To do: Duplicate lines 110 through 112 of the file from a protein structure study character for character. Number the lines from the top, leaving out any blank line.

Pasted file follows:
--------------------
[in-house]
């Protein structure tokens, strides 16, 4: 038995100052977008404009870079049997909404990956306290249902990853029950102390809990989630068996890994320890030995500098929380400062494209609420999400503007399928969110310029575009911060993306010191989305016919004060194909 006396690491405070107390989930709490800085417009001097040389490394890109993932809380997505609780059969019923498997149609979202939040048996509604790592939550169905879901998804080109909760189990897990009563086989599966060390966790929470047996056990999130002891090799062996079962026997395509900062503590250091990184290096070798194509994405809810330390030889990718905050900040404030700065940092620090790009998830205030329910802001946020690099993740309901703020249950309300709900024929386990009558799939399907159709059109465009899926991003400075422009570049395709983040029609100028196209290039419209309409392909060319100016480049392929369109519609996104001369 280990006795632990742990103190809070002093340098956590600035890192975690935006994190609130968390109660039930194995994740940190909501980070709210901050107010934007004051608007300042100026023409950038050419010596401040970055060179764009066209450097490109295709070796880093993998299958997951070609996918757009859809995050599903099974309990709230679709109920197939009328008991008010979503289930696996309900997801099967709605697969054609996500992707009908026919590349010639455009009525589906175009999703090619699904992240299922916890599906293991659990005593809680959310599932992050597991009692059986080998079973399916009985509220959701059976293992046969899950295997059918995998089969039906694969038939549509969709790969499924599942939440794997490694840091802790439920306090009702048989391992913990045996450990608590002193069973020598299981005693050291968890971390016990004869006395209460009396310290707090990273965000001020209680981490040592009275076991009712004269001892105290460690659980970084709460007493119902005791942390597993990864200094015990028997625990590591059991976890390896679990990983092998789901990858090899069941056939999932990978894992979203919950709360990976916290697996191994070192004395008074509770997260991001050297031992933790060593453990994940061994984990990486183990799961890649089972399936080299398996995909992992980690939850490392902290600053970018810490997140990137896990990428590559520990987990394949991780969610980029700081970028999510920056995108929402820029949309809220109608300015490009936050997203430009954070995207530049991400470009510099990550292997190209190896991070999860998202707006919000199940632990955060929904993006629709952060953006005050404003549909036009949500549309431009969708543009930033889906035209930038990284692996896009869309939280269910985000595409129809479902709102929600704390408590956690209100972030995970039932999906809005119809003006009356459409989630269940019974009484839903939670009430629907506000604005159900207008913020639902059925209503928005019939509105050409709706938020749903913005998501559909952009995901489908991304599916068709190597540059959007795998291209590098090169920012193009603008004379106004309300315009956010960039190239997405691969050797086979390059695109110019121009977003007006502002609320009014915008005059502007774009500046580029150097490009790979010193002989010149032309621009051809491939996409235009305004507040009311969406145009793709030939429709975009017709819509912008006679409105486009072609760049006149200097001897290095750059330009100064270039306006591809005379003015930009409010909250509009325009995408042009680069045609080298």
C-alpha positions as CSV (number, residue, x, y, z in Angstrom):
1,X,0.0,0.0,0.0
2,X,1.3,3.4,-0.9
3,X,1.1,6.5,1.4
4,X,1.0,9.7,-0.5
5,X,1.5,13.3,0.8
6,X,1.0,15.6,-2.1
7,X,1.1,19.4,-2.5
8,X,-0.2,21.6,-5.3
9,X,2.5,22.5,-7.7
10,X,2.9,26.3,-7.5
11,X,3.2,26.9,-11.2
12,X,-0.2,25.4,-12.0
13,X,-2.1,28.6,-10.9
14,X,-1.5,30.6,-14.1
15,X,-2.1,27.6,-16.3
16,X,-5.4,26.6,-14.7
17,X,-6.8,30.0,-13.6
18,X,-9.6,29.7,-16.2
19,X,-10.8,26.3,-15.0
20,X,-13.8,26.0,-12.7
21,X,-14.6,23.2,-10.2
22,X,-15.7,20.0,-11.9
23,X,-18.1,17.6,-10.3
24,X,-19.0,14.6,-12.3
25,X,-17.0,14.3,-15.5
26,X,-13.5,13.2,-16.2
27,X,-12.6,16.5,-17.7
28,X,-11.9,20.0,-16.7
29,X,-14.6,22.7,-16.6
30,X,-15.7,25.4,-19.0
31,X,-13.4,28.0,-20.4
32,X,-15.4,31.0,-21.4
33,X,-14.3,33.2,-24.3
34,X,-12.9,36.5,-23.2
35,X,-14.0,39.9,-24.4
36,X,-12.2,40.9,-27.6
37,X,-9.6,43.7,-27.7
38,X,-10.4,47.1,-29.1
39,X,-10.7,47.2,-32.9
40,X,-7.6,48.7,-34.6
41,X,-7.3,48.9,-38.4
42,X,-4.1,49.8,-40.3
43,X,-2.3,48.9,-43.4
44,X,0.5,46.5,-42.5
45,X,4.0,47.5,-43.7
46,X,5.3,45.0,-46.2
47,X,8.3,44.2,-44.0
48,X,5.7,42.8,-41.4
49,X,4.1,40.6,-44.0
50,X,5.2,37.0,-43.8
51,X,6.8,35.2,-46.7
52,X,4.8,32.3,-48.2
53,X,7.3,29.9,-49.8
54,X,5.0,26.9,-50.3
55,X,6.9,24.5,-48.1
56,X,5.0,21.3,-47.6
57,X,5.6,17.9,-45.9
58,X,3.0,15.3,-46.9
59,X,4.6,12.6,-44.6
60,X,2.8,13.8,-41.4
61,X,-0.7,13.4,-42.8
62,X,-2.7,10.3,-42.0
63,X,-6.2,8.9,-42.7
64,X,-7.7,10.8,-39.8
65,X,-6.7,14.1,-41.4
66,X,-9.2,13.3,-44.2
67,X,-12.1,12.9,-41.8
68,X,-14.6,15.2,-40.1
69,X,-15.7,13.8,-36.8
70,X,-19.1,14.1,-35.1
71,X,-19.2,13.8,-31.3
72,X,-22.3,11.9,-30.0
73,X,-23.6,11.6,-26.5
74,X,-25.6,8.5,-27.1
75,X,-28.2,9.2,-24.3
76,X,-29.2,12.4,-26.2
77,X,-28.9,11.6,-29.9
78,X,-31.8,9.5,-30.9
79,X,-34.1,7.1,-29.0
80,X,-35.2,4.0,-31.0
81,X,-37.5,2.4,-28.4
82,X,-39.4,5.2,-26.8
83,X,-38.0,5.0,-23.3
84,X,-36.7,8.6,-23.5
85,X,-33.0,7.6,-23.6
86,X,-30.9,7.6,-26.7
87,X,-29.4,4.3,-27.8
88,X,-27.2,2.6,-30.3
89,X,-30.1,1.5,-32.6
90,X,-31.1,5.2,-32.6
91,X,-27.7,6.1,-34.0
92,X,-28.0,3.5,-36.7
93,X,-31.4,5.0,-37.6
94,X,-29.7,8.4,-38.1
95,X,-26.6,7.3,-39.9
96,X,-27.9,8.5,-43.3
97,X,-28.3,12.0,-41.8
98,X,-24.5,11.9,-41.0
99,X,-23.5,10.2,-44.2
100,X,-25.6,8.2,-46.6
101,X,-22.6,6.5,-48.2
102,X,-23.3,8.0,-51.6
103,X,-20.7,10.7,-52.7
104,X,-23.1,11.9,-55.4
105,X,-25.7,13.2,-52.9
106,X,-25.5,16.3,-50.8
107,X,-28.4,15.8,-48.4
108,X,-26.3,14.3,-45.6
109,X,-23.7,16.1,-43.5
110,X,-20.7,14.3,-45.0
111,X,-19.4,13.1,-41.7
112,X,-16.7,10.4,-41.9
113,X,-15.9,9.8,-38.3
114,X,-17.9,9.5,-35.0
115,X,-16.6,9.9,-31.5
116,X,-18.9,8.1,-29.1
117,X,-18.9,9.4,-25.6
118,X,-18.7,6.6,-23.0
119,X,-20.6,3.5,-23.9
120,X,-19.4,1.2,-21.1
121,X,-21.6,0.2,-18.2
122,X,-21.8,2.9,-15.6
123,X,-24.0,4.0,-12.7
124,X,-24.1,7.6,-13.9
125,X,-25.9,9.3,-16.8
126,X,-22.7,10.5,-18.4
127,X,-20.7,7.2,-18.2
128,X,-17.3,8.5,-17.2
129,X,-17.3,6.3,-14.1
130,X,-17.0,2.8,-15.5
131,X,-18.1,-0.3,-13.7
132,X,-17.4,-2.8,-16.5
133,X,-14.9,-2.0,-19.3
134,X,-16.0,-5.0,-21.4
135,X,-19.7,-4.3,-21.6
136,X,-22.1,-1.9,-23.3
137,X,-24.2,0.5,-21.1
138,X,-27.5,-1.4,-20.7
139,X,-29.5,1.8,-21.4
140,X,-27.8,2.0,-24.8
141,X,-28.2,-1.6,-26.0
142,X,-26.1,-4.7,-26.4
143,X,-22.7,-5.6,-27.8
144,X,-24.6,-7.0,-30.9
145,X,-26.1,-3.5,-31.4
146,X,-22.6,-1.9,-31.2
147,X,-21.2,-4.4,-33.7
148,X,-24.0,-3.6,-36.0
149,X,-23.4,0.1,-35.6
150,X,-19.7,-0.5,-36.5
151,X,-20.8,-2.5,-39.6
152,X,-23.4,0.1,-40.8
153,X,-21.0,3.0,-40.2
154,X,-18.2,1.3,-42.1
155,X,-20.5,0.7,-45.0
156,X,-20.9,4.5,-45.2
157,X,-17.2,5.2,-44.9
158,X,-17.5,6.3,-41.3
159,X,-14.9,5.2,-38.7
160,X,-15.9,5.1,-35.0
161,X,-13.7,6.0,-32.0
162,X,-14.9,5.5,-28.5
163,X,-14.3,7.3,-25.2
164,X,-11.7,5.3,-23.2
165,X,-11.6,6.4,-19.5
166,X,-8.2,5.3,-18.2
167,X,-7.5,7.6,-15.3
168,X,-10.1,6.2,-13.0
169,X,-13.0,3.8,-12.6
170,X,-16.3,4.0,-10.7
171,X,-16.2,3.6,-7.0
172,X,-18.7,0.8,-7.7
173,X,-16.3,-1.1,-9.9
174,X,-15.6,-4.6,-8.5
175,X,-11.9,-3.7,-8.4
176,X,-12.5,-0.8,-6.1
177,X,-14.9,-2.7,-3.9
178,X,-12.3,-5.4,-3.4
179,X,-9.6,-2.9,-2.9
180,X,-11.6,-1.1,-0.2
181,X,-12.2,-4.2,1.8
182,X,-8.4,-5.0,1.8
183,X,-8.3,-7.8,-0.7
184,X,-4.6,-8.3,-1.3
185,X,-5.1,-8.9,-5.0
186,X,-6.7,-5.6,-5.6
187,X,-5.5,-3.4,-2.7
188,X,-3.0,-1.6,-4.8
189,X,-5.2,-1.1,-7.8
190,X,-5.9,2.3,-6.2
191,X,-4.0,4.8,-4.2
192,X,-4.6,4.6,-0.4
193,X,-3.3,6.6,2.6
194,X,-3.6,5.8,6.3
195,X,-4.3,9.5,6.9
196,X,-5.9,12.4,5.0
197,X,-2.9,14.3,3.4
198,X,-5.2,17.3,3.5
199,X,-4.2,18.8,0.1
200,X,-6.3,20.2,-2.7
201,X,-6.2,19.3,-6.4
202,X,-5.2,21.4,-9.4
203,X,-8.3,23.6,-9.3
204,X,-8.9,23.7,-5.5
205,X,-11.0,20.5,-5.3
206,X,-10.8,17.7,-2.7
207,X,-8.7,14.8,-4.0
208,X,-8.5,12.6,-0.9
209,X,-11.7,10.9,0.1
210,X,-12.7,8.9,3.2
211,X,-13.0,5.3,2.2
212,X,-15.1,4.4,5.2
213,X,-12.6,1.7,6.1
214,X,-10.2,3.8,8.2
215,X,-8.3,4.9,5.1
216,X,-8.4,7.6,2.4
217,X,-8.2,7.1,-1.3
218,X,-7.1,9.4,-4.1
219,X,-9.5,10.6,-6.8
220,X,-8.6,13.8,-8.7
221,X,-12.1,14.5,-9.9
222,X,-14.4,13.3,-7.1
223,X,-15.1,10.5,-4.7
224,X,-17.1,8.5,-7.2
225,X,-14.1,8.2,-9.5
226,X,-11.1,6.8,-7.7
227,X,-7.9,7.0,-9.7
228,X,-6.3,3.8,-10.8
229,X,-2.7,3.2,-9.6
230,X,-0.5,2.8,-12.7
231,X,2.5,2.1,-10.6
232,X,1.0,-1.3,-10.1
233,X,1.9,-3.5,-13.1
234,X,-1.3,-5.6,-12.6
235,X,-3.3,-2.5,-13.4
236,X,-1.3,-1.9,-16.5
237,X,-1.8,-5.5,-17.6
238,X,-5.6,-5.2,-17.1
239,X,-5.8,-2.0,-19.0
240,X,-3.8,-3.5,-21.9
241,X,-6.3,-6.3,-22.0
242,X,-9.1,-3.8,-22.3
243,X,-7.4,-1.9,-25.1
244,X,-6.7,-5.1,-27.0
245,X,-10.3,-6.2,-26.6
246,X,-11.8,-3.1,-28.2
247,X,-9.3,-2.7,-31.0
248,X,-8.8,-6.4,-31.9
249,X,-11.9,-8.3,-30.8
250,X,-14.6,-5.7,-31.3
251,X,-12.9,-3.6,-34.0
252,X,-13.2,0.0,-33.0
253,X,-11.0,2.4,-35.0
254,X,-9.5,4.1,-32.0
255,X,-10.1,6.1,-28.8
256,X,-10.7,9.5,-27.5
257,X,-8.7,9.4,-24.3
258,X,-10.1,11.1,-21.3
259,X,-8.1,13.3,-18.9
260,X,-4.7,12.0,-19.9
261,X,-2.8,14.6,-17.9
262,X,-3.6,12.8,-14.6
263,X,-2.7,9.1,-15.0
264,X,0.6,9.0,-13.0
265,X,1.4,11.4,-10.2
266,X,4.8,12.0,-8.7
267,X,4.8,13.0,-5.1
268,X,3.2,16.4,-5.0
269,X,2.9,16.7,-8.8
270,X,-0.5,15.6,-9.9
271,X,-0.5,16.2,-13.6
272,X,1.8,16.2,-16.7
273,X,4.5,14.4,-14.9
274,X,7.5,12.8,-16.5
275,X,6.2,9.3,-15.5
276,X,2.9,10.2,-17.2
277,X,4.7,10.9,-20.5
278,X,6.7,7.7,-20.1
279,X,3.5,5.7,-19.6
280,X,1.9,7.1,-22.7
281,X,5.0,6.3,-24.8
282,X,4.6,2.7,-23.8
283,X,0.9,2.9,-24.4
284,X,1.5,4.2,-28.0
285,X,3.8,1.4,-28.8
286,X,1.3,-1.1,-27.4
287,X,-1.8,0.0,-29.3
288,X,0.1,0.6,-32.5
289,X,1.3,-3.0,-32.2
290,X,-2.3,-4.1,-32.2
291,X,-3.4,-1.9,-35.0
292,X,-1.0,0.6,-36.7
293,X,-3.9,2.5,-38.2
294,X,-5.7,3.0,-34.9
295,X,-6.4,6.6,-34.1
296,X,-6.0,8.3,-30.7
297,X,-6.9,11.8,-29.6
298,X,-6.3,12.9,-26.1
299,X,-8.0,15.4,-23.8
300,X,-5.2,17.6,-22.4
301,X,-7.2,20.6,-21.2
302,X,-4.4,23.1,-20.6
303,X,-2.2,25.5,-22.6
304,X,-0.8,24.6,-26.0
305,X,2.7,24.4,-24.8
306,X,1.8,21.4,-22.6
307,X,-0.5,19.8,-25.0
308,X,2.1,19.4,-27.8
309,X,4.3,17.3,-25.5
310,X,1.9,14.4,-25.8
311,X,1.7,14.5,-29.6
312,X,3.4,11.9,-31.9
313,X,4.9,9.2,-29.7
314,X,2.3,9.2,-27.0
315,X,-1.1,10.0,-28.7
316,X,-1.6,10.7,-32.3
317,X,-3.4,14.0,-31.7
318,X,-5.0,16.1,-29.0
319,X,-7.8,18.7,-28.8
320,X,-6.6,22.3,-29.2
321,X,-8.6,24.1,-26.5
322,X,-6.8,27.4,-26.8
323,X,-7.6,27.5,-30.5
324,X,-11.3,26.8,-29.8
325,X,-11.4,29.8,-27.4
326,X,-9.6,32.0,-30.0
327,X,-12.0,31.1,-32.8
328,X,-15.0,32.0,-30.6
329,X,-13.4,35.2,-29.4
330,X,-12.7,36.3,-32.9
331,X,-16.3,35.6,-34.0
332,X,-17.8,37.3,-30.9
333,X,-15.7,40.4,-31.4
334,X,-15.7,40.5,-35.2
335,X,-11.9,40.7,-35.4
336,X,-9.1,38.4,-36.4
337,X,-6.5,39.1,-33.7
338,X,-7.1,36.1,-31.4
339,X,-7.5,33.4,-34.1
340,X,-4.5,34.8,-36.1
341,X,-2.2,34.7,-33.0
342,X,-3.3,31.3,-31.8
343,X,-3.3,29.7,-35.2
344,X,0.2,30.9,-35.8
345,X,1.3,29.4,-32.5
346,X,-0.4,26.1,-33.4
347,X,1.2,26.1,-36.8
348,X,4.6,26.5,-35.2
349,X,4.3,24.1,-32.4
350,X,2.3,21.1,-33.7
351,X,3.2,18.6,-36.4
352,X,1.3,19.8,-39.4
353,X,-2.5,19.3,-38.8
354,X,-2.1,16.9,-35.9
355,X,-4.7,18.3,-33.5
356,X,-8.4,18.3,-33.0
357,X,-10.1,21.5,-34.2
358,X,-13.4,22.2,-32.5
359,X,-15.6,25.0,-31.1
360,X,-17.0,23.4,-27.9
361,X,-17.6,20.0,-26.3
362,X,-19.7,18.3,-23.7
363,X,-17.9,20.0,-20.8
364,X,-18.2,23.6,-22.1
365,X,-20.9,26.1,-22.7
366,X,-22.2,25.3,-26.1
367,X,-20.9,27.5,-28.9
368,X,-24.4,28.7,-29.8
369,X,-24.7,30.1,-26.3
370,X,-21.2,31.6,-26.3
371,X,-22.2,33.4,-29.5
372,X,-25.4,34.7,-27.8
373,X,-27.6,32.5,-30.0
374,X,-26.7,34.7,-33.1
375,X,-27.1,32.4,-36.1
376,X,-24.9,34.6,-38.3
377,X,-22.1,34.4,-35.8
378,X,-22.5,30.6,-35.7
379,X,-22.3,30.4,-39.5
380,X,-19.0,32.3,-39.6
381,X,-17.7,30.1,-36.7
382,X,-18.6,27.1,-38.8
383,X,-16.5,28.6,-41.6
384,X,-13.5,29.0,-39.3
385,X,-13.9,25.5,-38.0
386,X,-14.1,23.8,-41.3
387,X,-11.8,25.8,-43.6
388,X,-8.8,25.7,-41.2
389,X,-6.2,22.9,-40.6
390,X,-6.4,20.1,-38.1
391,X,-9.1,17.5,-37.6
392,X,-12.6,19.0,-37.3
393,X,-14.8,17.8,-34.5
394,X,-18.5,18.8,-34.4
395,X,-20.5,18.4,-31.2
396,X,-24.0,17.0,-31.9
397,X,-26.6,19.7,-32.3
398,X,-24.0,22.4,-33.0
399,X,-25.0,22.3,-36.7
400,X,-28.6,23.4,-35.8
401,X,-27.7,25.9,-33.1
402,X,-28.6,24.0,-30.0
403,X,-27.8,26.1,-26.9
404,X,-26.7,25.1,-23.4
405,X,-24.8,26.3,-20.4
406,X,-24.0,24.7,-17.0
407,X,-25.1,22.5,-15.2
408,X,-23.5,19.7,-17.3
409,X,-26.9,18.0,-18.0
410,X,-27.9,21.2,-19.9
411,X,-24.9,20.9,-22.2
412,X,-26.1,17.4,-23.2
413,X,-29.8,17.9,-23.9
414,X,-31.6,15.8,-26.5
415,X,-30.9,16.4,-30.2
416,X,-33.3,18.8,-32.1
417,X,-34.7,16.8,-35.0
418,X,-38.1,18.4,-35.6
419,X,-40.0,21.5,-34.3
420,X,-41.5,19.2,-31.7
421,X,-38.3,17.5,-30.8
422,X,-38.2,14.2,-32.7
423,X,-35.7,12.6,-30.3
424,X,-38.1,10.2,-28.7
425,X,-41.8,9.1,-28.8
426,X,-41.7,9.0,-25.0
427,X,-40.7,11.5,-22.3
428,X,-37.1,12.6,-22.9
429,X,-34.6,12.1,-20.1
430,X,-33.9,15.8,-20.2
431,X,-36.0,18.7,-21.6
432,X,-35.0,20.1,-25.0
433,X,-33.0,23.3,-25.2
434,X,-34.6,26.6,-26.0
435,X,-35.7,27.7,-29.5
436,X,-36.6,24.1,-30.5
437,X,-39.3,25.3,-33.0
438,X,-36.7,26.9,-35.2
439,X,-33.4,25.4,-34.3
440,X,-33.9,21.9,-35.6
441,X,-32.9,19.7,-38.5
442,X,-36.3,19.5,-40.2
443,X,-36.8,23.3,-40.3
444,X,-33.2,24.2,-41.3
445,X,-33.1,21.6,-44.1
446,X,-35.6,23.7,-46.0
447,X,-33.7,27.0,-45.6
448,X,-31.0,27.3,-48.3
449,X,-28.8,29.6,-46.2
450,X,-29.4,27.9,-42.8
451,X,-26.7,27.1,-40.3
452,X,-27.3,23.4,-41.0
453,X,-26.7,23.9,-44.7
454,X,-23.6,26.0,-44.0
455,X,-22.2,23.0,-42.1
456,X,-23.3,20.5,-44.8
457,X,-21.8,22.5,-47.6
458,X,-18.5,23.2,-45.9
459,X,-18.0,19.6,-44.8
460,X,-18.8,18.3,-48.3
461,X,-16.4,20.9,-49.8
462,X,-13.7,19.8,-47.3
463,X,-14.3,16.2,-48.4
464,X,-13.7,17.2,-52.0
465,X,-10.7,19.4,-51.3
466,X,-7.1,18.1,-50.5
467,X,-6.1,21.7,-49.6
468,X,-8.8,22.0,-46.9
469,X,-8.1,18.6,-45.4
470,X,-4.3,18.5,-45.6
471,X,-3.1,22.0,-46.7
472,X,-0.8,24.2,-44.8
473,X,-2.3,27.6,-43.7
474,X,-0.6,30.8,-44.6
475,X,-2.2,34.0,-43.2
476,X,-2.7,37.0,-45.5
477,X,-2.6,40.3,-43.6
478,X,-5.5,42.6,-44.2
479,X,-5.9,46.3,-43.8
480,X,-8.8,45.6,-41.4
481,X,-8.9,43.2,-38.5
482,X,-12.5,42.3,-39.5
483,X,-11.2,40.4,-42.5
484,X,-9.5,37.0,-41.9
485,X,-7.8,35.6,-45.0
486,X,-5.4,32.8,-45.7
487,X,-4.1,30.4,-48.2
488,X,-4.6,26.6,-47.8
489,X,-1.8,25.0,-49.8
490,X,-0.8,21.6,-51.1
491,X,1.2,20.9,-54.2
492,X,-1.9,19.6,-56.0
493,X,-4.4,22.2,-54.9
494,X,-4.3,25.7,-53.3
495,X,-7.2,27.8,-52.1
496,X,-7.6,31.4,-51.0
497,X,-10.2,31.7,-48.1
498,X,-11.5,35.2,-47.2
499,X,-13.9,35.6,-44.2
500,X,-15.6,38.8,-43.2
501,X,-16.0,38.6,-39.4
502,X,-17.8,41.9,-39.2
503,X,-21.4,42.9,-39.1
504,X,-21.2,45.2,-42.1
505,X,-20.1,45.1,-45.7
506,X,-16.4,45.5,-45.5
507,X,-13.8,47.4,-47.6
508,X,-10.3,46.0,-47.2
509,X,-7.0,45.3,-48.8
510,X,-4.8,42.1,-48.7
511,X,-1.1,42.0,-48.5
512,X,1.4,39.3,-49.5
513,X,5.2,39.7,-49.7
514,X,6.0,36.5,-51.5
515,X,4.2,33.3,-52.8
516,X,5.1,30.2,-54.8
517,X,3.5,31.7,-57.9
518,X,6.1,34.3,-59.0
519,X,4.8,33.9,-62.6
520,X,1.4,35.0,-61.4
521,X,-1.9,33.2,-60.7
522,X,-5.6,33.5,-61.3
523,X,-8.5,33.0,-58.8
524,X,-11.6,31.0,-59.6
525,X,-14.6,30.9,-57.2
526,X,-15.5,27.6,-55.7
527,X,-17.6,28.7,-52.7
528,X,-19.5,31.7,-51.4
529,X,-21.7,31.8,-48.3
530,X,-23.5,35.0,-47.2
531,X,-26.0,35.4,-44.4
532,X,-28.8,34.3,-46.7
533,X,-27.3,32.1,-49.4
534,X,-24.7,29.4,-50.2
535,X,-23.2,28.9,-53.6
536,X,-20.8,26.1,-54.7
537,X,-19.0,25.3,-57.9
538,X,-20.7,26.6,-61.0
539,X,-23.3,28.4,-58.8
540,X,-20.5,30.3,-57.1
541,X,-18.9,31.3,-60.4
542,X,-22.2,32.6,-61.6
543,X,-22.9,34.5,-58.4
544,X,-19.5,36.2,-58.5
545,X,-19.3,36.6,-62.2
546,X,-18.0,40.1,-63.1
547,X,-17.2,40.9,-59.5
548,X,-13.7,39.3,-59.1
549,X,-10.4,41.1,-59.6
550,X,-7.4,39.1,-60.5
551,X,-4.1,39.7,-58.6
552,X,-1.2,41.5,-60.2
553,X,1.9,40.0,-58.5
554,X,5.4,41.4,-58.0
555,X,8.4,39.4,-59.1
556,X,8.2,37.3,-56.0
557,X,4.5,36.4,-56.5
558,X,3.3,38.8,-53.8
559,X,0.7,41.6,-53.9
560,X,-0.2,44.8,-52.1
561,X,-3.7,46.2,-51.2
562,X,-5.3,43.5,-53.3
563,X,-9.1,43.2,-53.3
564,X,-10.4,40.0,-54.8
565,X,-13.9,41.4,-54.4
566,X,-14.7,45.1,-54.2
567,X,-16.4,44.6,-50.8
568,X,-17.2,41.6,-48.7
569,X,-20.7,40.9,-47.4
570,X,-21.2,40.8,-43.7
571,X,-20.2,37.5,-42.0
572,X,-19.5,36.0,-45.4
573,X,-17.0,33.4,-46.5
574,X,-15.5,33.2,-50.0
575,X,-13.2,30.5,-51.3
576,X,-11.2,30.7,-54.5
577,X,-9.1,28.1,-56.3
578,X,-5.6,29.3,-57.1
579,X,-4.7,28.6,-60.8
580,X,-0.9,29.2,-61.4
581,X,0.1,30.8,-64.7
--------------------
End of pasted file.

107,X,-28.4,15.8,-48.4
108,X,-26.3,14.3,-45.6
109,X,-23.7,16.1,-43.5